PIKEVILLE — During a event to celebrate entrepreneurship in the region, Young Professionals of East Kentucky announced plans Wednesday to create a resource to help prepare the next generation’s entrepreneurs for the challenges they will face.
YPEK invited young and established business leaders from all over Eastern Kentucky to the Pike County Courthouse for the event, which was held in honor of Global Entrepreneurship Week. But in addition to recognizing some of the region’s up-and-coming entrepreneurs alongside some of its most successful, Director Johnathan Gay announced YPEK will join with Morehead State University, the Kentucky Innovation Network and Alice Lloyd College to establish an “Entrepreneur Academy.”
Plans call for the academy to begin offering classes in March on the campus of Alice Lloyd College. Gay said he hopes to attract younger entrepreneurs who are just setting out on their journey to grow their businesses. But he said the academy will also consider applications from those are not yet established, as long as they have a concrete idea for their business.
Gay said the goal of the academy is to offer lessons that are a marriage of theory and practice.
“We’ll have entrepreneurs come in over a period of months,” Gay said. “They’re going to learn about capital. They’re going to learn about financing their business. They’re going to learn about growing their business. And they’re also going to hear some war stories. We’re not just going to provide them with the academic education. We’re going to try to bring in the real-life lessons from real-life entrepreneurs in the region.”
Gay has long advocated that promoting entrepreneurship is one key to helping lift Eastern Kentucky out of its historic economic problems.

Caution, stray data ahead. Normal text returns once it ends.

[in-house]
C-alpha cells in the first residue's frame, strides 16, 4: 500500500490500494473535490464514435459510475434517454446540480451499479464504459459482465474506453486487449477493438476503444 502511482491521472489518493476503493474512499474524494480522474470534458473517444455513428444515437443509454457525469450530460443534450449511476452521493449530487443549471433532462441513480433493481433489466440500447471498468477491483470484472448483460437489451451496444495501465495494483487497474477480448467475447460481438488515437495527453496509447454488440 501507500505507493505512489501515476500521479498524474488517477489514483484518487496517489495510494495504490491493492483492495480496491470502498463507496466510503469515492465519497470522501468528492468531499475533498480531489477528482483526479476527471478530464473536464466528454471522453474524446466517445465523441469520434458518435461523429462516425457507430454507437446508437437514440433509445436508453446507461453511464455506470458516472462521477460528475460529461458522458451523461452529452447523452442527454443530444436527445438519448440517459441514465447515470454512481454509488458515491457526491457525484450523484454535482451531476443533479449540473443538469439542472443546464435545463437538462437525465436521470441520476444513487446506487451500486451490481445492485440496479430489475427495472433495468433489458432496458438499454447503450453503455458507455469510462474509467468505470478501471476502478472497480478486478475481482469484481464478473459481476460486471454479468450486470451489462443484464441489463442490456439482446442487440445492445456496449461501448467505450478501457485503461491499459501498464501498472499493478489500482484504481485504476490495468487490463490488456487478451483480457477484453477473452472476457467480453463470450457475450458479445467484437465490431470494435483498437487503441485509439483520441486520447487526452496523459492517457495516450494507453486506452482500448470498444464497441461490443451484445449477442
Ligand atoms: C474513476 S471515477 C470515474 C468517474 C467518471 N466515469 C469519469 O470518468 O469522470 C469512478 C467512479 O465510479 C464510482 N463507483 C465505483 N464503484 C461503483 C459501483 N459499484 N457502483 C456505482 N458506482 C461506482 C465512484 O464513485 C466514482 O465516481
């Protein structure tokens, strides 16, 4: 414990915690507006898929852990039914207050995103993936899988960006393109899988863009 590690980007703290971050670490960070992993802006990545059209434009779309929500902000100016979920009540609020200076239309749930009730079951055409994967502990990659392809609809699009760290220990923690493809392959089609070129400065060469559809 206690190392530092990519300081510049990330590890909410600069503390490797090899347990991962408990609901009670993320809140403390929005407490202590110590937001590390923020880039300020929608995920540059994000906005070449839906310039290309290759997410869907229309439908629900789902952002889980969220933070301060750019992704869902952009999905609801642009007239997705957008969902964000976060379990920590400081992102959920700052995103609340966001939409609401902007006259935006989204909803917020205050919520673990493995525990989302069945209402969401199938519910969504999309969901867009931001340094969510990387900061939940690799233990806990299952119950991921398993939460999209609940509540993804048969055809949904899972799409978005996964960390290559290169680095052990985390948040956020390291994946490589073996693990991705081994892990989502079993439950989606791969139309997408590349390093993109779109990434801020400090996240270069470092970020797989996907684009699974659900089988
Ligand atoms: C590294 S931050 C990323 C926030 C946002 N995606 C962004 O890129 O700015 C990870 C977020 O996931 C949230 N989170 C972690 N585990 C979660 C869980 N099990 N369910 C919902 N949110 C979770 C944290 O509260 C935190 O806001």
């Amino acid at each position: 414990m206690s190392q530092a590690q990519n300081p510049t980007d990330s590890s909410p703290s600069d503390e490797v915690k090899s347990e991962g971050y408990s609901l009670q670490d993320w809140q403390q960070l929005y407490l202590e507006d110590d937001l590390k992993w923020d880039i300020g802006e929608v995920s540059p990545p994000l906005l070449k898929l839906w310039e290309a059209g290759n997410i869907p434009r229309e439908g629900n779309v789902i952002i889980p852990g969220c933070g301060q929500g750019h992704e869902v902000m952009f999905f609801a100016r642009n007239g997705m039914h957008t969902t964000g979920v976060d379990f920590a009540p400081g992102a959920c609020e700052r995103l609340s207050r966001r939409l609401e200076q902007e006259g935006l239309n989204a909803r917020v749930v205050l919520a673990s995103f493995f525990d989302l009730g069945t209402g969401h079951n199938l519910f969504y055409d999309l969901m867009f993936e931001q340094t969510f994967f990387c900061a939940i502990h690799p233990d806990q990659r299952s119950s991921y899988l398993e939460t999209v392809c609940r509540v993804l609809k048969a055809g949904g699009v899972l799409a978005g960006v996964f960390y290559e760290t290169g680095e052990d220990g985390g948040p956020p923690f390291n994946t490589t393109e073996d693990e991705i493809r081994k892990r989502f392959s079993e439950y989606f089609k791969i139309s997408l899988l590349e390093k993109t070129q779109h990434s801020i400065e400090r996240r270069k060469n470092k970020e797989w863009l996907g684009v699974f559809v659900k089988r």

During Wednesday’s event, others agreed.
T.J. Litafik, with Pike County Judge-Executive Wayne T. Rutherford’s office, said entrepreneurship is important for development, especially because other old ways of thinking have proved disappointing.
“We kind of had a ‘Field of Dreams’ mentality that we could open up a bunch of industrial parks and people would come in and fill them up,” Litafik said. “Certainly, that’s not been the case, and we are much more aware now that we have to have the total development picture, and fostering entrepreneurs is a big part of that.”
Gregory Copley, program coordinator with the University of Kentucky’s Center for Applied Energy Research, said entrepreneurship is one way of helping the region through some of the coal industry’s current struggles. Furthermore, he said innovation could provide a path toward revitalizing the coal industry.
“We’re looking for ways of keeping that fuel viable in the economic development arena,” Copley said. “We may not be able to use it as we currently use it, but there could be opportunities for it to come in effect in other ways. Also, we have other innovative ideas, as far as new opportunities for reclaimed mine land that could be used to generate electricity or to generate fuel for power.”
Roger Ford, of Patriot Bioenergy, said organizations such as YPEK and initiatives such as the Entrepreneur Academy are tools that are critical for Eastern Kentucky’s growth.
“It’s good to have that support network,” Ford said. “That’s one thing that southeast Kentucky has lacked.”